Helsinki 2016


You can read or download the abstracts of the papers to be presented at the conference here.


Registration for the conference

The conference is open to the public and there is no registration fee. The organizers are unfortunately unable to aid in the travel arrangements or accommodation of participants. If you wish to attend, please send an e-mail to by September 14th, 2016.


Programme of the “Conceptual Change in History” conference at University of Helsinki, September 22-24, 2016

Thursday 22.9. 13:00-19:00
University main building, Small hall (4050). Fabianinkatu 33, 00170 Helsinki.

13.00 Opening of the conference

13.10-14.10 Keynote lecture
Theodore Arabatzis (University of Athens): Conceptual Change and Philosophical History of Science
Chair: Yafeng Shan

14.10-15.40 Session 1
Chair: Magdalena Kmak
Gennaro Imbriano: Crisis as a concept of movement
Timo Pankakoski: Hans Freyer and Conceptual History
Friedrich von Petersdorff: Conceptual Change in History and in Historiography

16.05-17.05 Session 2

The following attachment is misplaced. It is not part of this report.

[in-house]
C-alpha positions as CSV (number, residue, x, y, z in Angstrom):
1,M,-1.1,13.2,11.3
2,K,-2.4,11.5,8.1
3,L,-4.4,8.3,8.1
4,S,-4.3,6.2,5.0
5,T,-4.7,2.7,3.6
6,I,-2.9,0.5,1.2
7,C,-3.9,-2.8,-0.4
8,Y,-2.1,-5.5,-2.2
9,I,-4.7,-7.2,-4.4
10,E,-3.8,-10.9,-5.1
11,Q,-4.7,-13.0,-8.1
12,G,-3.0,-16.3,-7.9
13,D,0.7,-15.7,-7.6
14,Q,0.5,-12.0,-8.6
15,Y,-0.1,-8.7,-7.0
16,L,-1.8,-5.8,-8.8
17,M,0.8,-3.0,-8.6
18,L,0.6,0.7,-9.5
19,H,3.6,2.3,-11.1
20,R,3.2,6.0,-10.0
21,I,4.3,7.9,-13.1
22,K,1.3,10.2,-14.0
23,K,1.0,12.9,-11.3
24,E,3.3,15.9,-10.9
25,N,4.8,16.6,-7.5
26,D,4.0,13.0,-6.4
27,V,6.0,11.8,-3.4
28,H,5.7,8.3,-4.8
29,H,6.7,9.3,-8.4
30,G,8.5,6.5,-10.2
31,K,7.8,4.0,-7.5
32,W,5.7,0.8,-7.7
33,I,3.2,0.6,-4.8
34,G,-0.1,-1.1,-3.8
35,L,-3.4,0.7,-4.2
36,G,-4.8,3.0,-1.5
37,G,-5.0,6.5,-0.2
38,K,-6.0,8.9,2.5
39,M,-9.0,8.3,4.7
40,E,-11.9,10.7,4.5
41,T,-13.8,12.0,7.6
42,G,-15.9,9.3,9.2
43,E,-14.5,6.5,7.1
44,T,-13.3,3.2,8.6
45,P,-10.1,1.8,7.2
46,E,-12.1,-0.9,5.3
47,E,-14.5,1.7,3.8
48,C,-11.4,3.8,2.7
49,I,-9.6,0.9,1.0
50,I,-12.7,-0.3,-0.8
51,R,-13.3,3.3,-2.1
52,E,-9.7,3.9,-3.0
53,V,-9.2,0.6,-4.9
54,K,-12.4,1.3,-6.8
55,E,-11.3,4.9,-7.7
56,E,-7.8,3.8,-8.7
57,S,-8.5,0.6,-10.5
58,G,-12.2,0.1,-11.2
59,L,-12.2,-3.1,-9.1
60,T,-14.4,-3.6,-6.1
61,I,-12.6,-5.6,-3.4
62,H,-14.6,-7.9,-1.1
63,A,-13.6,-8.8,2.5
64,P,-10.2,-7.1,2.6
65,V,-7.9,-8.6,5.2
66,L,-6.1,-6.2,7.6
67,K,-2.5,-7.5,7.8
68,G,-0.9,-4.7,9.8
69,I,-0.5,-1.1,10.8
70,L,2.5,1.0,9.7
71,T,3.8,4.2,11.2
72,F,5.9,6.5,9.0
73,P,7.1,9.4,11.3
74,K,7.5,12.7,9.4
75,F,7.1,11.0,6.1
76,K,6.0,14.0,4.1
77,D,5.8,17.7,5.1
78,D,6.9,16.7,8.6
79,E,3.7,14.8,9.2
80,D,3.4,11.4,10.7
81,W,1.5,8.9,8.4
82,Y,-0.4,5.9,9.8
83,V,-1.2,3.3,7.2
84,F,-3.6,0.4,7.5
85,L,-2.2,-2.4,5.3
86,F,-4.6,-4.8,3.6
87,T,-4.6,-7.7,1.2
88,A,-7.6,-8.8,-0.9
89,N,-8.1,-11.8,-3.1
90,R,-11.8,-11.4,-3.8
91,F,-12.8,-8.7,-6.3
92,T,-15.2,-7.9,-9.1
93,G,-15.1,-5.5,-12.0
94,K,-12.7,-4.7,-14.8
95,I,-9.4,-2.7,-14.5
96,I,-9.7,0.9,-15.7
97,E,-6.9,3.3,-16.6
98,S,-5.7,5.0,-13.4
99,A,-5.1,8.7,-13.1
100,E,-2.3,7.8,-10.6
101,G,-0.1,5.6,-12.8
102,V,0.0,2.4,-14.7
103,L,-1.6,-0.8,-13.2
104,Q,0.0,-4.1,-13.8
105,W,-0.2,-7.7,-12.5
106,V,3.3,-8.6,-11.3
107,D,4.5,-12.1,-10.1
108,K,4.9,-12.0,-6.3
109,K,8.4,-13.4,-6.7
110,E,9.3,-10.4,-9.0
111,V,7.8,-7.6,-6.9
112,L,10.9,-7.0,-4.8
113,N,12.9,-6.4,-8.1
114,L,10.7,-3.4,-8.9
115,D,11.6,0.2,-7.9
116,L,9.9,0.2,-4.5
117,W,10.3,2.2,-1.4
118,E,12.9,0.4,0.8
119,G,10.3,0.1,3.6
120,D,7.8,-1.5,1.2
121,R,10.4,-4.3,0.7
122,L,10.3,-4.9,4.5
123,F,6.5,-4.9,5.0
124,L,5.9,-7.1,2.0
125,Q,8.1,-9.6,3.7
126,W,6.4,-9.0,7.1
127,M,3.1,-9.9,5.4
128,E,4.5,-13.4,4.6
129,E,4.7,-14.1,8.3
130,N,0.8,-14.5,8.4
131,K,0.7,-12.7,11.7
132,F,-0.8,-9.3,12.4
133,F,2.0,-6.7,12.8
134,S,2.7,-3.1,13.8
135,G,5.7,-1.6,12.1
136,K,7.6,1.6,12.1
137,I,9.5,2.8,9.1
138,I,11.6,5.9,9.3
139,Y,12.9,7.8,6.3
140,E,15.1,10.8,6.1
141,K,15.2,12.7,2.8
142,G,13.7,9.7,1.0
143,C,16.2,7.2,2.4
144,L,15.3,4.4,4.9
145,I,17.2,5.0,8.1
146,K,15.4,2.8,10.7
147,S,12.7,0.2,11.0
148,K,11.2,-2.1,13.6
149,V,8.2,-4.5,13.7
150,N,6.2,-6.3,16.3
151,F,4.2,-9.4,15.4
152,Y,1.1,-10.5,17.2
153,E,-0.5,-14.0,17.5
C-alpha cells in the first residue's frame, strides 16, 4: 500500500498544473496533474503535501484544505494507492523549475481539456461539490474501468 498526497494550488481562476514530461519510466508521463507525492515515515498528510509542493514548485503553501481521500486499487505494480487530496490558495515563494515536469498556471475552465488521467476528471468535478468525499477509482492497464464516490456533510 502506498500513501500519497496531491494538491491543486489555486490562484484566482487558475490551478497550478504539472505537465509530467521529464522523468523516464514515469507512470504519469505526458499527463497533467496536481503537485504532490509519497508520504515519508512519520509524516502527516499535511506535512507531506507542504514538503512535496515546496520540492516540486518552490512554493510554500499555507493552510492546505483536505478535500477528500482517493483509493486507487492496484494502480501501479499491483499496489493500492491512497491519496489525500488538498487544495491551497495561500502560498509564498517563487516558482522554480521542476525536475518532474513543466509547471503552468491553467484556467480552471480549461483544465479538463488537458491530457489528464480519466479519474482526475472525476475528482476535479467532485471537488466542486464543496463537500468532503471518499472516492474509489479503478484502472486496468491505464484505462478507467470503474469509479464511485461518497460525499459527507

Chair: Ilkka Lähteenmäki
Kevin Matthew Jones: Conceptualisations of mental health
Katariina Parhi: The Necessary Illusion: Criminal responsibility and conceptual change

18.00-19.00 Keynote lecture
Paul Thagard (University of Waterloo): Conceptual Change in the Brain Revolution
Chair: Jouni-Matti Kuukkanen

Friday 23.9. 9:00-17:45
House of Science and Letters, room 505. Kirkkokatu 6, 00170 Helsinki.

9.00-10.00 Keynote lecture
Benjamin Straumann (New York University): A Novel Concept: Normative Constitutionalism in the History of Political Thought
Chair: Kaius Tuori

10.15-11.15 Session 3
Chair: Magdalena Kmak
Martin Clark: Conceptual change and international law
Rotem Giladi: Moments of Resilience: Race in International Law

12.45-13.45 Keynote lecture
Jaakko Husa (University of Lapland): Rule of Law – an Empty Conceptual Vessel?
Chair: Ville Erkkilä

13.45-15.15 Session 4
Chair: Katariina Parhi
Thibault Racovski: A phylomemetic approach to conceptual change: the case of scientific research on evolutionary novelty between 1965 and 2015
Corinne Bloch-Mullins: Concepts as Forward-looking: Rethinking the Question of Referential Stability
Yafeng Shan: Conceptual Change and the Nature of Scientific Concept

16.00-17.30 Session 5
Chair: Georg Gangl
Kaius Tuori: Imperial Concepts: Legal heritage and imposition in the European settler states
David M. Kretz: Translational Action at the End of a World